Football and Brain Trauma

gq-brain-injury-footballThe Stags football team is a solid 3-3 this year.  I wish them the best for the rest of the season, but what concerns me even more is the long-term neurological health of the players, particularly the linemen.

Malcom Gladwell’s provocative New Yorker article“Offensive Play: How different are dogfighting and football?” makes quite a bold comparison, as the title suggests.  I’m not going to defend the comparison because I think the issue of consent makes all the difference in the world.  Even if one ignores the wrongheaded comparision, however, Gladwell’s article is worth reading because of its insightful and disturbing coverage of the neurological damage suffered by football players.  In particular, the descriptions of ex-NFL athletes who have suffered from chronic traumatic encephalopathy (CTE), a progressive neurological disorder caused by repeated brain trauma, is harrowing.  Thankfully, the risks of concussions have received considerable media attention and have made athletes,  coaches, and trainers more aware of the difficult ethical question involved in deciding how many concussions should a player suffer before he calls it quits.

The neurological dangers associated with football, however, are not limited to the highly visible incidents of concussion.  As Gladwell writes,

"A football player’s real issue isn’t simply with repetitive concussive trauma. It is, as the concussion specialist Robert Cantu argues, with repetitive subconcussive trauma. It’s not just the handful of big hits that matter. It’s lots of little hits, too."

If these little hits can add up to damage as well, football players at all levels of play may be suffering ongoing brain trauma without even realizing it.  Data that comes from examining the University of North Carolina’s football team suggests that in an average football season, a linemen could get struck in the head a thousand times.  Thankfully, Division III football most likely involves fewer such blows to the head, but by how much is anyone’s guess.  These hits matter because Cantu says that people with CTE “aren’t necessarily people with a high, recognized concussion history. But they are individuals who collided heads on every play—repetitively doing this, year after year, under levels that were tolerable for them to continue to play.”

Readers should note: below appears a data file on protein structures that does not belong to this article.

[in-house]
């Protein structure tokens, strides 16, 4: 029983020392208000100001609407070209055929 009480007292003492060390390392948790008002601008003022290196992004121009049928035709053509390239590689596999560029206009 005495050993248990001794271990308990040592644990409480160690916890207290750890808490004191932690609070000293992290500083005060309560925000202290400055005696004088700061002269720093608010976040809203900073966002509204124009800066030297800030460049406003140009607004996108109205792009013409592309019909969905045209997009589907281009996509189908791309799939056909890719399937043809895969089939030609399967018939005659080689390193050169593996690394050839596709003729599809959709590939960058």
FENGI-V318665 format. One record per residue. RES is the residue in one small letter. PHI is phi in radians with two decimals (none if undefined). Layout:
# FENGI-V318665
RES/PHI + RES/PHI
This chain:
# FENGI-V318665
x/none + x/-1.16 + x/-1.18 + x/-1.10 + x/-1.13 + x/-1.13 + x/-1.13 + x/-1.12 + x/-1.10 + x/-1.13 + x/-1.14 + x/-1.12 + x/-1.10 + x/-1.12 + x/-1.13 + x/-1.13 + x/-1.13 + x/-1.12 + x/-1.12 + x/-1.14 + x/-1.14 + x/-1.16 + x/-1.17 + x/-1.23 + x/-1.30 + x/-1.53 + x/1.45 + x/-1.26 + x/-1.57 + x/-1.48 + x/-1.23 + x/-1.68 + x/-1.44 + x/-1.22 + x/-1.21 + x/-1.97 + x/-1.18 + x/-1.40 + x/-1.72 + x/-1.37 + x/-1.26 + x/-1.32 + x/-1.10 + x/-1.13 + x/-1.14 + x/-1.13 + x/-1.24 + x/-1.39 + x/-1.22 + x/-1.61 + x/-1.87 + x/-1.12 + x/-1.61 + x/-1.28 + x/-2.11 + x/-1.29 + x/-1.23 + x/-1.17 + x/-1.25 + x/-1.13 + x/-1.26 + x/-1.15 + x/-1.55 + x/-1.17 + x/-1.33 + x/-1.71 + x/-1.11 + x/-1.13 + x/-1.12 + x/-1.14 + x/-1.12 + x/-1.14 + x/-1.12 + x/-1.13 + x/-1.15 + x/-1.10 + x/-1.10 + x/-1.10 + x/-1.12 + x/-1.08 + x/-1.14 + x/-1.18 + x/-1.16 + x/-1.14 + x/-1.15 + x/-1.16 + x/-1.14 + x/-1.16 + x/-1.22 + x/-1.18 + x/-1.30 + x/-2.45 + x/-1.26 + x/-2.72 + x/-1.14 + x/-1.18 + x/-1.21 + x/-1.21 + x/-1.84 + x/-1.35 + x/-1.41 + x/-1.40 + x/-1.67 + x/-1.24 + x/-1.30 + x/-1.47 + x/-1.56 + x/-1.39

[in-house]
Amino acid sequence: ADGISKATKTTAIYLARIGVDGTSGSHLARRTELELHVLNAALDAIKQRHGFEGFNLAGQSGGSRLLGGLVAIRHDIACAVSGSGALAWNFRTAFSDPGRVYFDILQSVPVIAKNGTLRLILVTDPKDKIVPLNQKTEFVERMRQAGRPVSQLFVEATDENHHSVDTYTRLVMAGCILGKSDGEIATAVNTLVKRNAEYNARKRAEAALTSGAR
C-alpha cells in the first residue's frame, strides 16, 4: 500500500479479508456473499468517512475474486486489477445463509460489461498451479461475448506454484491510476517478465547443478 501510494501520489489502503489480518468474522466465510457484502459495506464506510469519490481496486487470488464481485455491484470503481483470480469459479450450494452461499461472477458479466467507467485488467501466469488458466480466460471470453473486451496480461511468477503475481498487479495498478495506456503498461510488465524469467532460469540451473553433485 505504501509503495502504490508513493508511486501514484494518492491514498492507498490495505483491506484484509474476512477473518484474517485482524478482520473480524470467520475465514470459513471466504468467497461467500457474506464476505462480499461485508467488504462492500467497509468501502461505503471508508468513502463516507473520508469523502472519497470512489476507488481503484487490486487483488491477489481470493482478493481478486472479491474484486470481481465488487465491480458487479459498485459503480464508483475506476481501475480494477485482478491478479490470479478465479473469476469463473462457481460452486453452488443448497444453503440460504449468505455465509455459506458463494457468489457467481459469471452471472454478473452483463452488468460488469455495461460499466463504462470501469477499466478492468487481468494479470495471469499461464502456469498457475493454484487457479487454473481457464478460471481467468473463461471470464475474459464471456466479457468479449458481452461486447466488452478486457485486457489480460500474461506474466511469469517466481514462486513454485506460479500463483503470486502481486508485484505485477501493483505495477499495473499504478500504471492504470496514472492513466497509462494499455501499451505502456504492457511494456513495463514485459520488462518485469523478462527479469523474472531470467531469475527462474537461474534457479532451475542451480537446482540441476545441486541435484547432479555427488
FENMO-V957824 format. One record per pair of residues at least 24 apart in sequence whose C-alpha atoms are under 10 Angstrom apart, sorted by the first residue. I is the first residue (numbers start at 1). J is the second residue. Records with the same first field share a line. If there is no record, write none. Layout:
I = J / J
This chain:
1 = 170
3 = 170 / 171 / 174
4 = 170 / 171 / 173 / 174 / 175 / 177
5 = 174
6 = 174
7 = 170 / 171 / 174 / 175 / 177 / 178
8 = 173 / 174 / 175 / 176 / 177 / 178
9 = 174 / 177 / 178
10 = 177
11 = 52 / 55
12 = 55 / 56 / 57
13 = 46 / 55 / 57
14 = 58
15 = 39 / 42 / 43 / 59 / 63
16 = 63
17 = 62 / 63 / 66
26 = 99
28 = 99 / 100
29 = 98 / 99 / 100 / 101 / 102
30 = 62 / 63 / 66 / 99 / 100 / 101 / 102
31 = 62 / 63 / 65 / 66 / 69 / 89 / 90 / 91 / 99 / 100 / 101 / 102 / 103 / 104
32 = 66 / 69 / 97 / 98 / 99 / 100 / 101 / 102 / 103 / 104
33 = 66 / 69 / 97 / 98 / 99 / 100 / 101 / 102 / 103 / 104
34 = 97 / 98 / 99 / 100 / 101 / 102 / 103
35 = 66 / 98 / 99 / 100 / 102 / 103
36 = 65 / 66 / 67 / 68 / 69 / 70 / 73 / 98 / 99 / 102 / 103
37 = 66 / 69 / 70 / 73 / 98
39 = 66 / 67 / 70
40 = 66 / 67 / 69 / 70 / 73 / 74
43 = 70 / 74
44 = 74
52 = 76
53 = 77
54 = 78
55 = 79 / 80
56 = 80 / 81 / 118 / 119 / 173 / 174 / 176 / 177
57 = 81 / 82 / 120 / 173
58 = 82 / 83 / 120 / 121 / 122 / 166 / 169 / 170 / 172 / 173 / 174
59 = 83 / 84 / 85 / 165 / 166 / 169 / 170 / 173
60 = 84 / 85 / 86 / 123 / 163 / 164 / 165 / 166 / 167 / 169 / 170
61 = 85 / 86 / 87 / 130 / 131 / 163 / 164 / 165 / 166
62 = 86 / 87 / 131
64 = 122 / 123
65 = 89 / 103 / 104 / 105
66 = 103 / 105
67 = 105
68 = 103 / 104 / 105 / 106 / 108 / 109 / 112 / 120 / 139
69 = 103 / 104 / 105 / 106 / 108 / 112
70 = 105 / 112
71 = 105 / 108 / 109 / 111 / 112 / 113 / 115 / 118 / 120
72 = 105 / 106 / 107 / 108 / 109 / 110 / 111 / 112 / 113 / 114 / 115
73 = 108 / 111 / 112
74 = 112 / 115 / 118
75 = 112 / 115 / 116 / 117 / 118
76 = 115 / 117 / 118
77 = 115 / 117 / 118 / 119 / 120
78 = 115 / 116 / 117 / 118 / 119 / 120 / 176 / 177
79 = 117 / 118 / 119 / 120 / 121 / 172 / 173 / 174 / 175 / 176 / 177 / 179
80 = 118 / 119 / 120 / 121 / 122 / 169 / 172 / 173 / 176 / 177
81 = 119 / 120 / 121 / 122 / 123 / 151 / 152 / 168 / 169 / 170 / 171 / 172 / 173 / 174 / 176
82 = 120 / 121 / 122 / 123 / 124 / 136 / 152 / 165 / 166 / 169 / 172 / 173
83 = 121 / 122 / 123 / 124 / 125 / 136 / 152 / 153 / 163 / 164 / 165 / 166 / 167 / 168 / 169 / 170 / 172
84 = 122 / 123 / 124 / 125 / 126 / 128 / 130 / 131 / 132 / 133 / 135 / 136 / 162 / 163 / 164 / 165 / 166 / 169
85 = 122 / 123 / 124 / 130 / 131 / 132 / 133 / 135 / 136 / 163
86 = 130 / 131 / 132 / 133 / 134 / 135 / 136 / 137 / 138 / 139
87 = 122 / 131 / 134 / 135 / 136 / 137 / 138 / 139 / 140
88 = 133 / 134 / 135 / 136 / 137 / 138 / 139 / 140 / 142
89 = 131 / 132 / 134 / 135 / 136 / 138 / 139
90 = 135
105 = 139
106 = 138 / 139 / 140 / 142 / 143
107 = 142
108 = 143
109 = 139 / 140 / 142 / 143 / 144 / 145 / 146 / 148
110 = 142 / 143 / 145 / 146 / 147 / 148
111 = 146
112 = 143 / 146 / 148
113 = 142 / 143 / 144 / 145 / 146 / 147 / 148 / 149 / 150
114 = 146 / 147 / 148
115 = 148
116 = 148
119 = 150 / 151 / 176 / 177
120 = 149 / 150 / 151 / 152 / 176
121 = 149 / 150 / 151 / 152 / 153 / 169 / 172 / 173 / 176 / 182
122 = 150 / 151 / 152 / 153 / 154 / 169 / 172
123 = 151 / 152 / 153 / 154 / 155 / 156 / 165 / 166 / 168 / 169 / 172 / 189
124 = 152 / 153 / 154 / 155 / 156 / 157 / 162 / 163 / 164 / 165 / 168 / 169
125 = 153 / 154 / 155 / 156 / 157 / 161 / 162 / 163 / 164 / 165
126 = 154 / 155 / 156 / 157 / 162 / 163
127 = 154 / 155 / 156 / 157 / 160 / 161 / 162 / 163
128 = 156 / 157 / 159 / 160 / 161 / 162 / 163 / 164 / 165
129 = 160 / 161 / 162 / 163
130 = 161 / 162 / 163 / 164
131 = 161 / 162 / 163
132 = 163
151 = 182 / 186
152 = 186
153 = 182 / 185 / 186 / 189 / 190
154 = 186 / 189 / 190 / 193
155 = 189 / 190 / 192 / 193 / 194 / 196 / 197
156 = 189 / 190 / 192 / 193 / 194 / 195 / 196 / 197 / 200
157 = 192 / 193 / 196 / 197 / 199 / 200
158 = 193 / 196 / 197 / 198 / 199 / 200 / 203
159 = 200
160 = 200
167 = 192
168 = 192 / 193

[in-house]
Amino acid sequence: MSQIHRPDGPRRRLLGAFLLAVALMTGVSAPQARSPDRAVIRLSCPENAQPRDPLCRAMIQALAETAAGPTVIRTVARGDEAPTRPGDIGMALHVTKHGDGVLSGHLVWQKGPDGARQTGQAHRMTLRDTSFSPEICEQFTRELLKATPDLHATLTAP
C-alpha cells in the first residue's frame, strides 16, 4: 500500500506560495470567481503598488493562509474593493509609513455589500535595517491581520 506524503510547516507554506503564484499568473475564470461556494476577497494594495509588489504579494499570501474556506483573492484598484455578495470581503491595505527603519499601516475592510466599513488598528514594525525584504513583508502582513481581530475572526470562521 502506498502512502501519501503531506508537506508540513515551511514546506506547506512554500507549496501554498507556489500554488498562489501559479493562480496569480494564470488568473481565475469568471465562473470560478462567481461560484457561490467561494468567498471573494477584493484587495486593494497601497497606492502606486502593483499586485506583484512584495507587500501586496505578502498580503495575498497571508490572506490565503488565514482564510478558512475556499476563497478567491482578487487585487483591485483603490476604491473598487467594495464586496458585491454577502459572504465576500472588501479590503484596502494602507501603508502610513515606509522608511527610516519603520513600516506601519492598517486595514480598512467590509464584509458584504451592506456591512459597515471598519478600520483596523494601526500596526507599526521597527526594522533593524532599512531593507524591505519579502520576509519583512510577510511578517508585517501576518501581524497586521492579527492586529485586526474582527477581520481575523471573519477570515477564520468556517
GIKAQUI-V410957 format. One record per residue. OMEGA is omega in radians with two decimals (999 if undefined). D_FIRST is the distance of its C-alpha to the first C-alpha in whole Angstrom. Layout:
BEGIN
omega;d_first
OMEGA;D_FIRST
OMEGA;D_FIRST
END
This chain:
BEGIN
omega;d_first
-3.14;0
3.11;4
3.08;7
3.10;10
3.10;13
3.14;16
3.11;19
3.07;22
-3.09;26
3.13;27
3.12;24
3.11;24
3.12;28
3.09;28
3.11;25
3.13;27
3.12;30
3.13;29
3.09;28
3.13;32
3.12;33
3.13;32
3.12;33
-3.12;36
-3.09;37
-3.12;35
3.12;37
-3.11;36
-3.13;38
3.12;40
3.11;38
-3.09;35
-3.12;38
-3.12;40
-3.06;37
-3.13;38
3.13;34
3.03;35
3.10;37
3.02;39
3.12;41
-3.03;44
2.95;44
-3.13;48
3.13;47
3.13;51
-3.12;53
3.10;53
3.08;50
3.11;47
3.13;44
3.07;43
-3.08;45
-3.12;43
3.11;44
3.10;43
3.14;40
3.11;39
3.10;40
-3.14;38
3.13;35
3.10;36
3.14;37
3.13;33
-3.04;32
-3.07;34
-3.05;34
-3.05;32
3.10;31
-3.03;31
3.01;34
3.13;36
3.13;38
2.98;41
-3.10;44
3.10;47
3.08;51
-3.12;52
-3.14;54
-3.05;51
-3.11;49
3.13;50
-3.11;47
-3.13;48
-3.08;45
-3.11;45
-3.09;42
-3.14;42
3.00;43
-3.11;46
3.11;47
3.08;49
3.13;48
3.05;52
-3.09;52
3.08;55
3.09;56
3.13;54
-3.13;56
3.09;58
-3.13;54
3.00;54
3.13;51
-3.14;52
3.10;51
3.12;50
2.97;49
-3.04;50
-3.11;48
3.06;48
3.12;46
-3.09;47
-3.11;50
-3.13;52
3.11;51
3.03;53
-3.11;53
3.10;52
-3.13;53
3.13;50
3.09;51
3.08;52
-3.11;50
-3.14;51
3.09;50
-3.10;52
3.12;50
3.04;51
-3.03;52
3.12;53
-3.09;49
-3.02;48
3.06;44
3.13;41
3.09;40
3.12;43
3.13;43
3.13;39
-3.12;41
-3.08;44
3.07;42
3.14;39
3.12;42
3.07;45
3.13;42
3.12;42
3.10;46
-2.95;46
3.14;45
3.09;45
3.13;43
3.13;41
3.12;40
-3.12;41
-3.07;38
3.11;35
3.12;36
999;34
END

I believe the dangers associated with college football should not be underestimated, but it seems plainly obvious that the degree of risk assumed by the sport is comparable to other popular activities on campus.  Basketball, softball, soccer, baseball, and rugby all have moderate-to-high incidences of concussion.  Furthermore, as the number of serious alcohol poisonings at CMC can attest, irresponsible partying on the weekend could very well be considerably more dangerous than college football.  Clearly, CMC students could very reasonably decide that engaging in a sport they love is worth the expected danger.

What the high incidence of brain damage should make us wonder, however, is why our society so strongly encourages young men to join the sport in the first place.  I love football as much as the next college male and this article was inspired after the agony of following the 49ers defeat to the Texans on Sunday.  At the same time, I very much wish that I had been given more information about the dangers of the sport before I played high school football.  At least in my experience growing up, parents, peers, coaches, and trainers simply never discussed the neurological dangers associated with subconcussive trauma that are inherent in the game (ignorance of the issue is most likely an important factor here).  Furthermore, given that one study found that the greatest incidence of concussion was at the high school and collegiate division III  levels, we should not fall into the trap of thinking that only multi-million dollar star athletes are exposing themselves to serious risk.  Football is a beloved American institution and I don’t expect it to decline in popularity anytime soon, but as a society let us at least be realistic about the dangers of the sport and maybe be a little more proactive in telling our children about those dangers.